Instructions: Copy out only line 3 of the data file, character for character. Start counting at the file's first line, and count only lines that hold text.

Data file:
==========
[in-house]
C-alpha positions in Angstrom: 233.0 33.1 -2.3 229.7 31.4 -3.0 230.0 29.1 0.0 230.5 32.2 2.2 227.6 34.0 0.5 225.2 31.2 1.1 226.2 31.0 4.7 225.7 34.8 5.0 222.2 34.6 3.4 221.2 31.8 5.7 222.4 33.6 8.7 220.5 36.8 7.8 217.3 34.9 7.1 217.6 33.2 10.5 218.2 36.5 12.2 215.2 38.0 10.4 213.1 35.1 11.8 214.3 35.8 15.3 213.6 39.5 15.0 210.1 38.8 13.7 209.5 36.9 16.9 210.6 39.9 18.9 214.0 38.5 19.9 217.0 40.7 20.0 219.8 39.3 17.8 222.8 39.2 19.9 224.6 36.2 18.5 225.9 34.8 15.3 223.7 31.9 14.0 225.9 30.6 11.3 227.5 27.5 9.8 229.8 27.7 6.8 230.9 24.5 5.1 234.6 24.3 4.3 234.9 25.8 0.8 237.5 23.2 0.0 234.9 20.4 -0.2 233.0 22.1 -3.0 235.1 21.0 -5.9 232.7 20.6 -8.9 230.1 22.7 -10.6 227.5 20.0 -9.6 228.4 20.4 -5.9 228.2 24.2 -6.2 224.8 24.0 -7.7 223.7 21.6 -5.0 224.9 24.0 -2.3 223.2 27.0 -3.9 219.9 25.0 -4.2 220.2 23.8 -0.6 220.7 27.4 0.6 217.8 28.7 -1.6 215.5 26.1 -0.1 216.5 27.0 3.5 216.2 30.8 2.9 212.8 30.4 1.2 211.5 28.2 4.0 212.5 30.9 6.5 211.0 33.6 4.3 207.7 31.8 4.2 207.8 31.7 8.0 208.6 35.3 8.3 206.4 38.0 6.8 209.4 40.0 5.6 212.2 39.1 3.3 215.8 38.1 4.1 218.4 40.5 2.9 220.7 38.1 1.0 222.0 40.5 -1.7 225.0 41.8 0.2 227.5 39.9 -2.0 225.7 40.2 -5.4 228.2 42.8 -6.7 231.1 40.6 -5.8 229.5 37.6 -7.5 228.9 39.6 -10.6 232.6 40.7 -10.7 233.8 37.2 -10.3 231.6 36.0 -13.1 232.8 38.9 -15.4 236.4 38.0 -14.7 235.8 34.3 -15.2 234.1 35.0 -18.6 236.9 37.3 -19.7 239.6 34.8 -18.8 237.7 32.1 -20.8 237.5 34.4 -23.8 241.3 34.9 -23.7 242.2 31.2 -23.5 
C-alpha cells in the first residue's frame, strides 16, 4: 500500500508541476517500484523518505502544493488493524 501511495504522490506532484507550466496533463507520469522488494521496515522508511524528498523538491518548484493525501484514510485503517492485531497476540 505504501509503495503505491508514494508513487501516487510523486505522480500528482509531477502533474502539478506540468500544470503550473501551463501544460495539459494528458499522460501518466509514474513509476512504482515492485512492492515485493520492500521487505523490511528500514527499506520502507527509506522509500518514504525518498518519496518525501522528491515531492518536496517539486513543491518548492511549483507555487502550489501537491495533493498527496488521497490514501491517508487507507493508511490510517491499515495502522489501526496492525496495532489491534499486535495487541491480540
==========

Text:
C-alpha cells in the first residue's frame, strides 16, 4: 500500500508541476517500484523518505502544493488493524 501511495504522490506532484507550466496533463507520469522488494521496515522508511524528498523538491518548484493525501484514510485503517492485531497476540 505504501509503495503505491508514494508513487501516487510523486505522480500528482509531477502533474502539478506540468500544470503550473501551463501544460495539459494528458499522460501518466509514474513509476512504482515492485512492492515485493520492500521487505523490511528500514527499506520502507527509506522509500518514504525518498518519496518525501522528491515531492518536496517539486513543491518548492511549483507555487502550489501537491495533493498527496488521497490514501491517508487507507493508511490510517491499515495502522489501526496492525496495532489491534499486535495487541491480540